Lauren and Mikaela--identical twins living on opposite coasts--blog about the story of life and their adventures in faith.


A Life of Remembrance

I opened my eyes after a short but peaceful sleep. Before my mind went to the day’s tasks, before my eyes focused on the ceiling above—even before I really awakened, an endless loop played in my brain, almost as if I had been unconsciously dreaming it all night long. To a tune entirely unfamiliar to me rang the words, “Remember, in the days of thy youth!”

I thought on this phrase, slightly shocked and utterly delighted that it would be the first thing in my mind that morning. I may be a musician, with themes from Mozart, and staves from hymns, and improvisations from my own spirit constantly running through my head; but I am not accustomed to waking up with a verse set to music composed in my sleep. It seemed, though, that God had given me those words and music.

I knew the words came from Ecclesiastes—a beautiful book that I actually hadn’t read in months. A quick search yielded the passage:

“Rejoice, O young man, in thy youth; and let thy heart cheer thee in the days of thy youth, and walk in the ways of thine heart, and in the sight of thine eyes: but know thou, that for all these things God will bring thee into judgment. Remember now thy Creator in the days of thy youth, while the evil days come not, nor the years draw nigh, when thou shalt say, I have no pleasure in them (Ecclesiastes 11:9-12:1).”

As I meditated on this passage all morning, I realized that God had given me—and all children and teenagers—two choices. I could spend my youth as a fool, rejoicing in my vigor and seemingly everlasting life. I could join the crowd and stare at my reflection in my hip sunglasses, ignoring the foreground of next year and the backdrop of the next decade, and the panorama of the next century. Using the excuse of being a hormonal “teenager” my peers and I could choose the life of arrogance and selfishness which society excuses because of our “not-yet-fully-developed” brains. If I slouch down in blissful apathy, however, I will not get away with it. God promises to judge me for my wasted youth: “but know thou, that for all these things God will bring thee into judgment.”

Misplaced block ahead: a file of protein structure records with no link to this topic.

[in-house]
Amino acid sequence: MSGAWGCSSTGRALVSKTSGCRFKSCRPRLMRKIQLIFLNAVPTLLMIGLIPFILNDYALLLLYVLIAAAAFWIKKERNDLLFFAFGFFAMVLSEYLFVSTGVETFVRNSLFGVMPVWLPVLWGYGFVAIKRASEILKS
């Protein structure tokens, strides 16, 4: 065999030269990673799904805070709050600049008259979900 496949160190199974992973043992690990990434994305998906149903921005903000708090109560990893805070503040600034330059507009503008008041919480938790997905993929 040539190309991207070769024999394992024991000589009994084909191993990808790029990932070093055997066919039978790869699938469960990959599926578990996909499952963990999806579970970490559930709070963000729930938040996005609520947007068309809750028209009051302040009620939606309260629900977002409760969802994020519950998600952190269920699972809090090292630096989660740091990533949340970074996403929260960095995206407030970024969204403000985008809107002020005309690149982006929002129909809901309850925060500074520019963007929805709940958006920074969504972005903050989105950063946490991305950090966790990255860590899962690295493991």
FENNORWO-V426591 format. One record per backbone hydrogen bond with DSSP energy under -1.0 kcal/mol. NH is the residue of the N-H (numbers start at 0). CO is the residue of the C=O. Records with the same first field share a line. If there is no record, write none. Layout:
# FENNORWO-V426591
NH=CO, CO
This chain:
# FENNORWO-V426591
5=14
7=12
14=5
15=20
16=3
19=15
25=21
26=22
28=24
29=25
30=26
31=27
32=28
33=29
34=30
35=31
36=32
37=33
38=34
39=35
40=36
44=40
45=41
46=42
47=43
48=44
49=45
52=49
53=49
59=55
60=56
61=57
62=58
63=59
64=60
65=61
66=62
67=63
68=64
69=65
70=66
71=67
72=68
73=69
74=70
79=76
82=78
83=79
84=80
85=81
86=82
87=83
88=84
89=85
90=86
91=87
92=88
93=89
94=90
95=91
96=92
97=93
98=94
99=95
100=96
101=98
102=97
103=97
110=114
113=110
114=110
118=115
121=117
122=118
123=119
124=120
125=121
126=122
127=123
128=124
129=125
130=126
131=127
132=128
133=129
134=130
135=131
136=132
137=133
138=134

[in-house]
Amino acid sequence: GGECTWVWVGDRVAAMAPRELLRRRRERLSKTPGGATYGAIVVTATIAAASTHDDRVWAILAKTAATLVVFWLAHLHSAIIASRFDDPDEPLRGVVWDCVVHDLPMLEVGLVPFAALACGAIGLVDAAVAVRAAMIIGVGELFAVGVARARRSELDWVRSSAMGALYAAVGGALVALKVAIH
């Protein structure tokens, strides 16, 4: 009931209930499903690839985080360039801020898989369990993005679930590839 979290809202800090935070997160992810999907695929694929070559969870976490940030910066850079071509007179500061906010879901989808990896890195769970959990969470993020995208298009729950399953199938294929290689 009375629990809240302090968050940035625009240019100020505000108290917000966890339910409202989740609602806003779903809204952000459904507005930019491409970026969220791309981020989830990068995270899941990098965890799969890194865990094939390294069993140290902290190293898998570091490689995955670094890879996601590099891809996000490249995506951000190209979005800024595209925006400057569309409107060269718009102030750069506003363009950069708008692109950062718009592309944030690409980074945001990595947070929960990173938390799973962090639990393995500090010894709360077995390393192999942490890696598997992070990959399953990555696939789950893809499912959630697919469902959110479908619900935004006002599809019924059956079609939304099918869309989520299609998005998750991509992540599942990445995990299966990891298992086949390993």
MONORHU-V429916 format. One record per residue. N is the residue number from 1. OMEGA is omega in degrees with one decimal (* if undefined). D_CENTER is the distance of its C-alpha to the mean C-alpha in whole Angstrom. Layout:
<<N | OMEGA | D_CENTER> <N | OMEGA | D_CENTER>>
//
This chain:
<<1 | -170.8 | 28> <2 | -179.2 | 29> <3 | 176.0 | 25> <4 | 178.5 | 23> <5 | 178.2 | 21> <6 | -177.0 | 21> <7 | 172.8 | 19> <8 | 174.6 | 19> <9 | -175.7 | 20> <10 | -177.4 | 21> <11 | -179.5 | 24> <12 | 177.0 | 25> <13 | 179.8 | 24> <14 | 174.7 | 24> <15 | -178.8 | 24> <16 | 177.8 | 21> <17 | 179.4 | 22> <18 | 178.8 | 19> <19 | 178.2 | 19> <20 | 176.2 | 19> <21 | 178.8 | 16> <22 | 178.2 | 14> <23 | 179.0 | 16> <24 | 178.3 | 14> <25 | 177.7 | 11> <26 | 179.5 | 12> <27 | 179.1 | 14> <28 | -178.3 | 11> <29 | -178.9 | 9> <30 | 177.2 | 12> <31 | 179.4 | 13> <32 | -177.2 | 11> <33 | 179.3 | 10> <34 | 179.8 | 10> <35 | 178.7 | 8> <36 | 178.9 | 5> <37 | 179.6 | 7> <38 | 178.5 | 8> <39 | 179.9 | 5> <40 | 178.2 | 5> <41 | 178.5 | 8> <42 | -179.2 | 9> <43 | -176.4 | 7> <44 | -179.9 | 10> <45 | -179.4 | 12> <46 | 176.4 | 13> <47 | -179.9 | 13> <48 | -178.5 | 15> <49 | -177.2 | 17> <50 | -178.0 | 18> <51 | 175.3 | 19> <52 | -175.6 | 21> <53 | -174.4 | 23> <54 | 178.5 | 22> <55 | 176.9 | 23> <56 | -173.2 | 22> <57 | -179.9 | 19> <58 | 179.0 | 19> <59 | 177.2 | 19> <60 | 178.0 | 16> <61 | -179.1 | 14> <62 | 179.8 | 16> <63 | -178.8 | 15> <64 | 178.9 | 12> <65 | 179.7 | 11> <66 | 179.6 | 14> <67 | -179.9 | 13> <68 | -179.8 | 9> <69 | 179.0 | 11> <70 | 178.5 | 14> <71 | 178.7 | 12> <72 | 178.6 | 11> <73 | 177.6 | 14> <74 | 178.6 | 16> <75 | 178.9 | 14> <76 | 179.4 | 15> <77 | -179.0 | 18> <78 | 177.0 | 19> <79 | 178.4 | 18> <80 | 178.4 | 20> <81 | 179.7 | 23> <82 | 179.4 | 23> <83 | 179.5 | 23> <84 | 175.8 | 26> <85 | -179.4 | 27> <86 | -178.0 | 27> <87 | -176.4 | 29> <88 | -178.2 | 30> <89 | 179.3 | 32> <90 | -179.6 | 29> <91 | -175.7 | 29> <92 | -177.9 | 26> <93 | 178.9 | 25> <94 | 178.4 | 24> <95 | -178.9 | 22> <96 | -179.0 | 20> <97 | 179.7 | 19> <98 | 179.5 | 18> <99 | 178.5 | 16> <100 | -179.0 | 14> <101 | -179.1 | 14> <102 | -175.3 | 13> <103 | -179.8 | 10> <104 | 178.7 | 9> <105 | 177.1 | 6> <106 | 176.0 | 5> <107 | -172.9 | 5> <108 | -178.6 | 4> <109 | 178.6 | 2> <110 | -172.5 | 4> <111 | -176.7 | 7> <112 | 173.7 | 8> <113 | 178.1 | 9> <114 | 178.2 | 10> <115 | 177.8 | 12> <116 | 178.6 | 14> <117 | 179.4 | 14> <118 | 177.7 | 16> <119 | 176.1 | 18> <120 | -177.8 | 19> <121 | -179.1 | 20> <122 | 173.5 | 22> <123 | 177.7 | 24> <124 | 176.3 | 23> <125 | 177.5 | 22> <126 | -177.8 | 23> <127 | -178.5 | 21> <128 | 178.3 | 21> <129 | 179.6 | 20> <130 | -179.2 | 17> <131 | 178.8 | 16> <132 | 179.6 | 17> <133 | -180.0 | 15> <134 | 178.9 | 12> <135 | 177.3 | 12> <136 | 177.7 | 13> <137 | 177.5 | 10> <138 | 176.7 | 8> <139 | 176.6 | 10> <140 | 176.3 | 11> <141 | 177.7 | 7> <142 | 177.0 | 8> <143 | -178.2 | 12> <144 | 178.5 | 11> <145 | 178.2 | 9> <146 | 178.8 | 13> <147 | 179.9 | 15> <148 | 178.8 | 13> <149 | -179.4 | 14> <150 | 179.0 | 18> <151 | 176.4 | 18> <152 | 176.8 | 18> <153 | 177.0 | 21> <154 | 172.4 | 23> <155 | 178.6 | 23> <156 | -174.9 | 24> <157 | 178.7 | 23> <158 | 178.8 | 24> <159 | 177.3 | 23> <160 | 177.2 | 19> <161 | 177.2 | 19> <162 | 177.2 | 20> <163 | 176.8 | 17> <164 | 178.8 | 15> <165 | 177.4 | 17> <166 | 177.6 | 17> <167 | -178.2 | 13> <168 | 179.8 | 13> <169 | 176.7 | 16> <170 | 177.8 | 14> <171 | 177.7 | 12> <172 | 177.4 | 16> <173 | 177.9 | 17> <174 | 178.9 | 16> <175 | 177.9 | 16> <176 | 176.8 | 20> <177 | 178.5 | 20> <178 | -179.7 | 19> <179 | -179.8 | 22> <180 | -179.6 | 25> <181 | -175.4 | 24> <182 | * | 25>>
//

Then there is the other option. Discipline, dedication, and determination—getting to know my Creator requires all of these things. How much richer the experience, though, if I chase after Him now! How much better to prepare now for the time when “the evil days come…when [I shall]…say, I have no pleasure in them (Ecclesiastes 12:1).” Life now will be so much fuller and more constructive, and life in forty years will be all the more precious because of half a century of groundwork laid.

For me, the decision has always been patently clear, though my reasons have changed over the years, and carrying out the commitment is not always easy. Long ago, as a very young child, I looked at rebellious youth and the anguish they caused their parents, and I decided I would never be that. Today, I have made the commitment to righteousness for a very different, very selfish, very simple reason: I want to get to know my Creator in the days of my youth. I want to be His, and I want Him to be mine. I yearn after Him and crave His company—and how much the sweeter will His lovingkindness be when trials and tribulations of life buffet my way?